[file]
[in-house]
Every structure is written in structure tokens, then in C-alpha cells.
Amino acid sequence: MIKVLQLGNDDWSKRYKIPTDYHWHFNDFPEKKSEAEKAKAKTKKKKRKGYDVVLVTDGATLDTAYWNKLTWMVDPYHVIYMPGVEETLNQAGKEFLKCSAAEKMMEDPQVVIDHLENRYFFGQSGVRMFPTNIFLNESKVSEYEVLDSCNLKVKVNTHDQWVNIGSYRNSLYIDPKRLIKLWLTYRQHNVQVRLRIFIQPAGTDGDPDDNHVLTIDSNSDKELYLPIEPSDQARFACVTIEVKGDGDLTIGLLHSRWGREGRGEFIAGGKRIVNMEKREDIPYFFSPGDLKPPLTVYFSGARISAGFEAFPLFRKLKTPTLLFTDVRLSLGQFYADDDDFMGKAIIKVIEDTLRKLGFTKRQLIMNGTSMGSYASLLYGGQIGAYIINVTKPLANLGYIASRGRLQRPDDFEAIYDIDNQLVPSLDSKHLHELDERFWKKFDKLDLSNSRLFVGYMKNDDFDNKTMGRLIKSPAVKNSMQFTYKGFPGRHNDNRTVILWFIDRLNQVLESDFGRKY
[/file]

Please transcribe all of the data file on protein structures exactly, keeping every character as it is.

[in-house]
Every structure is written in structure tokens, then in C-alpha cells.
Amino acid sequence: MIKVLQLGNDDWSKRYKIPTDYHWHFNDFPEKKSEAEKAKAKTKKKKRKGYDVVLVTDGATLDTAYWNKLTWMVDPYHVIYMPGVEETLNQAGKEFLKCSAAEKMMEDPQVVIDHLENRYFFGQSGVRMFPTNIFLNESKVSEYEVLDSCNLKVKVNTHDQWVNIGSYRNSLYIDPKRLIKLWLTYRQHNVQVRLRIFIQPAGTDGDPDDNHVLTIDSNSDKELYLPIEPSDQARFACVTIEVKGDGDLTIGLLHSRWGREGRGEFIAGGKRIVNMEKREDIPYFFSPGDLKPPLTVYFSGARISAGFEAFPLFRKLKTPTLLFTDVRLSLGQFYADDDDFMGKAIIKVIEDTLRKLGFTKRQLIMNGTSMGSYASLLYGGQIGAYIINVTKPLANLGYIASRGRLQRPDDFEAIYDIDNQLVPSLDSKHLHELDERFWKKFDKLDLSNSRLFVGYMKNDDFDNKTMGRLIKSPAVKNSMQFTYKGFPGRHNDNRTVILWFIDRLNQVLESDFGRKY